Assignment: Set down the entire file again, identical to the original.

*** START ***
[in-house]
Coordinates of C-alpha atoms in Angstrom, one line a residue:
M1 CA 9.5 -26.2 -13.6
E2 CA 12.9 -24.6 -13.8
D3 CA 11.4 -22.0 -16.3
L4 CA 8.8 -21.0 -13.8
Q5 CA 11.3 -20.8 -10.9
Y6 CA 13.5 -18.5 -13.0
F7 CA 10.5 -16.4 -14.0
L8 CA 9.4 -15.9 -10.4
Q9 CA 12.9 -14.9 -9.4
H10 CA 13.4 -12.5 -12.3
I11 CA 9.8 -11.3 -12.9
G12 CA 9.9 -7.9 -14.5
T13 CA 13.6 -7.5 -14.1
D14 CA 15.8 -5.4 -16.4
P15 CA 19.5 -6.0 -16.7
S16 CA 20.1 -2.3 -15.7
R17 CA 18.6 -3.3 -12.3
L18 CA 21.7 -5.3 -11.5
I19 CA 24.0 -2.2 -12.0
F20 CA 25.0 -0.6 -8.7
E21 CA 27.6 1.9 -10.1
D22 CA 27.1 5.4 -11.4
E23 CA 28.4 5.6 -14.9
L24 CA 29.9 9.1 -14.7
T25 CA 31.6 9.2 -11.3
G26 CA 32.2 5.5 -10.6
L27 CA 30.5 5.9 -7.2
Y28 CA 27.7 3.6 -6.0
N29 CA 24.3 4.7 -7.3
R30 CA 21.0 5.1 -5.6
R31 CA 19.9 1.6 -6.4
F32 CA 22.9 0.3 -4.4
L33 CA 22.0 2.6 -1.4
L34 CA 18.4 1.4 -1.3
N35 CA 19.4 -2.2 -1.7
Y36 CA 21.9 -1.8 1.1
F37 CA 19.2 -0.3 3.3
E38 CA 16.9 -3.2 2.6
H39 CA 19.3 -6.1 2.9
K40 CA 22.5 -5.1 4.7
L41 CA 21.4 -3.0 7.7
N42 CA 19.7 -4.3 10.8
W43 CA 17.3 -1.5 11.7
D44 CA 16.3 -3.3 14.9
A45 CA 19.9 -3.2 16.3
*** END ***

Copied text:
[in-house]
Coordinates of C-alpha atoms in Angstrom, one line a residue:
M1 CA 9.5 -26.2 -13.6
E2 CA 12.9 -24.6 -13.8
D3 CA 11.4 -22.0 -16.3
L4 CA 8.8 -21.0 -13.8
Q5 CA 11.3 -20.8 -10.9
Y6 CA 13.5 -18.5 -13.0
F7 CA 10.5 -16.4 -14.0
L8 CA 9.4 -15.9 -10.4
Q9 CA 12.9 -14.9 -9.4
H10 CA 13.4 -12.5 -12.3
I11 CA 9.8 -11.3 -12.9
G12 CA 9.9 -7.9 -14.5
T13 CA 13.6 -7.5 -14.1
D14 CA 15.8 -5.4 -16.4
P15 CA 19.5 -6.0 -16.7
S16 CA 20.1 -2.3 -15.7
R17 CA 18.6 -3.3 -12.3
L18 CA 21.7 -5.3 -11.5
I19 CA 24.0 -2.2 -12.0
F20 CA 25.0 -0.6 -8.7
E21 CA 27.6 1.9 -10.1
D22 CA 27.1 5.4 -11.4
E23 CA 28.4 5.6 -14.9
L24 CA 29.9 9.1 -14.7
T25 CA 31.6 9.2 -11.3
G26 CA 32.2 5.5 -10.6
L27 CA 30.5 5.9 -7.2
Y28 CA 27.7 3.6 -6.0
N29 CA 24.3 4.7 -7.3
R30 CA 21.0 5.1 -5.6
R31 CA 19.9 1.6 -6.4
F32 CA 22.9 0.3 -4.4
L33 CA 22.0 2.6 -1.4
L34 CA 18.4 1.4 -1.3
N35 CA 19.4 -2.2 -1.7
Y36 CA 21.9 -1.8 1.1
F37 CA 19.2 -0.3 3.3
E38 CA 16.9 -3.2 2.6
H39 CA 19.3 -6.1 2.9
K40 CA 22.5 -5.1 4.7
L41 CA 21.4 -3.0 7.7
N42 CA 19.7 -4.3 10.8
W43 CA 17.3 -1.5 11.7
D44 CA 16.3 -3.3 14.9
A45 CA 19.9 -3.2 16.3